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Board’s pilot project reduces vaping on campus

School board plans to expand the program throughout the upcoming year
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A woman poses for a stock photo with her vape. Such a scene would not go over well in the washrooms at Almaguin Highlands. The alarm would tell all / Stock image

The Near North District School Board has found success in its plan to reduce student vaping on school grounds. A pilot project was implemented earlier this year, which included installing vape detectors within the washrooms at Almaguin Highlands Secondary School in South River.

Vaping? A vape, also known as an electronic cigarette is a device designed to simulate tobacco smoking. It has a container filled with liquid, and a small battery within turns that liquid to vapour instead of smoke. Hence, when someone is toking on the vape, the act is called vaping.

Most vapes contain nicotine and are addictive. The Canadian Tobacco and Nicotine Survey from the federal government found that around 13 per cent of teens have vaped in the past 30 days, and of those, 60 per cent have never tried a cigarette in their life.

E-cigarettes are the choice of the new smoking (vaping) generation, and the survey discovered the kids are starting for the same reasons as the smokers who came before them – peer pressure, to deal with stress, and to rebel and be cool.

See: Ontario to add provincial tax to vaping products; meant to discourage youth uptake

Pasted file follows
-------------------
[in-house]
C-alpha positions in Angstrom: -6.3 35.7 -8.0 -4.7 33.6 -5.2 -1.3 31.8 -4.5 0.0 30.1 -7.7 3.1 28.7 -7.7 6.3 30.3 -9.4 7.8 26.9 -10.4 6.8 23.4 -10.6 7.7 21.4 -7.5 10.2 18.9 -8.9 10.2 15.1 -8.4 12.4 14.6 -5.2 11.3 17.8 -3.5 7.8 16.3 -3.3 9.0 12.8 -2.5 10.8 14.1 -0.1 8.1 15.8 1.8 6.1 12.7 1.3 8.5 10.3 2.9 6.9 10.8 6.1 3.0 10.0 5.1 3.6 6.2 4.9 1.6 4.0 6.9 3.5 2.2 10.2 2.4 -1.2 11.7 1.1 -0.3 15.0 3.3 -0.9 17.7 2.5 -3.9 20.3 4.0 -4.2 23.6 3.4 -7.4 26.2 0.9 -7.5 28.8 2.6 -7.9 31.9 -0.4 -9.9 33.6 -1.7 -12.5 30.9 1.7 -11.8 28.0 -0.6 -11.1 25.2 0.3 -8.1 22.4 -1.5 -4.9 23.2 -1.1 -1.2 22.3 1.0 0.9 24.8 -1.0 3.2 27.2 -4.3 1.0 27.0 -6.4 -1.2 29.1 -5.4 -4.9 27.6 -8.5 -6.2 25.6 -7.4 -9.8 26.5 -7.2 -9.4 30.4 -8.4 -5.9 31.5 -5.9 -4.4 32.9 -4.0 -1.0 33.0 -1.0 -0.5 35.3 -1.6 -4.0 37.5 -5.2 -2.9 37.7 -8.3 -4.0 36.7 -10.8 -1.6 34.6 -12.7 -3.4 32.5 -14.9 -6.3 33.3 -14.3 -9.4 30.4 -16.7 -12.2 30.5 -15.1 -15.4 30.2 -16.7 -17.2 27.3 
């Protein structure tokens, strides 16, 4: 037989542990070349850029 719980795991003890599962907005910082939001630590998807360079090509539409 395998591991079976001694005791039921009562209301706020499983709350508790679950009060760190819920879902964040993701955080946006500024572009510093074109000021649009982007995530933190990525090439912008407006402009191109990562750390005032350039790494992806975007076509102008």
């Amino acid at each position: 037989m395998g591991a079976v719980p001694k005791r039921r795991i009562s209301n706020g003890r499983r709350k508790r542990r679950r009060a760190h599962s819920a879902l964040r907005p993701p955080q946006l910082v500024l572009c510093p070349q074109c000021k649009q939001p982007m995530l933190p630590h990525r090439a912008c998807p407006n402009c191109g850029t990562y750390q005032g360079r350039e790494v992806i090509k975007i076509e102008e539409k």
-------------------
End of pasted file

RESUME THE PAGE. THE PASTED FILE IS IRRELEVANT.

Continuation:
The school board – especially those on the Safe Schools Team – noticed “the trend of youth vaping” was growing in our country “creating a negative impact on staff and students,” the board detailed in a report. Vaping was becoming an issue on school property, so the board took action to reduce the practice, while encouraging kids to lead a healthier lifestyle.

Vape detectors were installed in locker rooms and bathrooms. These are about the size of your average smoke detector, and range in cost from around $100 to $1,000. The higher-end models are mounted to the ceiling or wall. The school board received a provincial grant to equip Almaguin Secondary with detectors.

With the detectors deterring, the board also provided ongoing training to staff about all things vaping with help and information from the health unit. The board also reached out to parents to inform them about the topic.

The board also developed “a whole-school approach” to teaching students about the harm vaping can do. Those students who continued to get caught in the vaping act were offered addiction counselling and cessation programs as well to help wean them off nicotine.

Overall, the program “demonstrated great success” and the board plans to implement the strategy in other schools. The board has not yet announced which high schools will take part in the program, but it will continue throughout the upcoming year.

David Briggs is a Local Journalism Initiative reporter who works out of BayToday, a publication of Village Media. The Local Journalism Initiative is funded by the Government of Canada.

David Briggs, Local Journalism Initiative reporter

About the Author: David Briggs, Local Journalism Initiative reporter

David Briggs is a Local Journalism Initiative reporter covering civic and diversity issues for BayToday. The Local Journalism Initiative is funded by the Government of Canada
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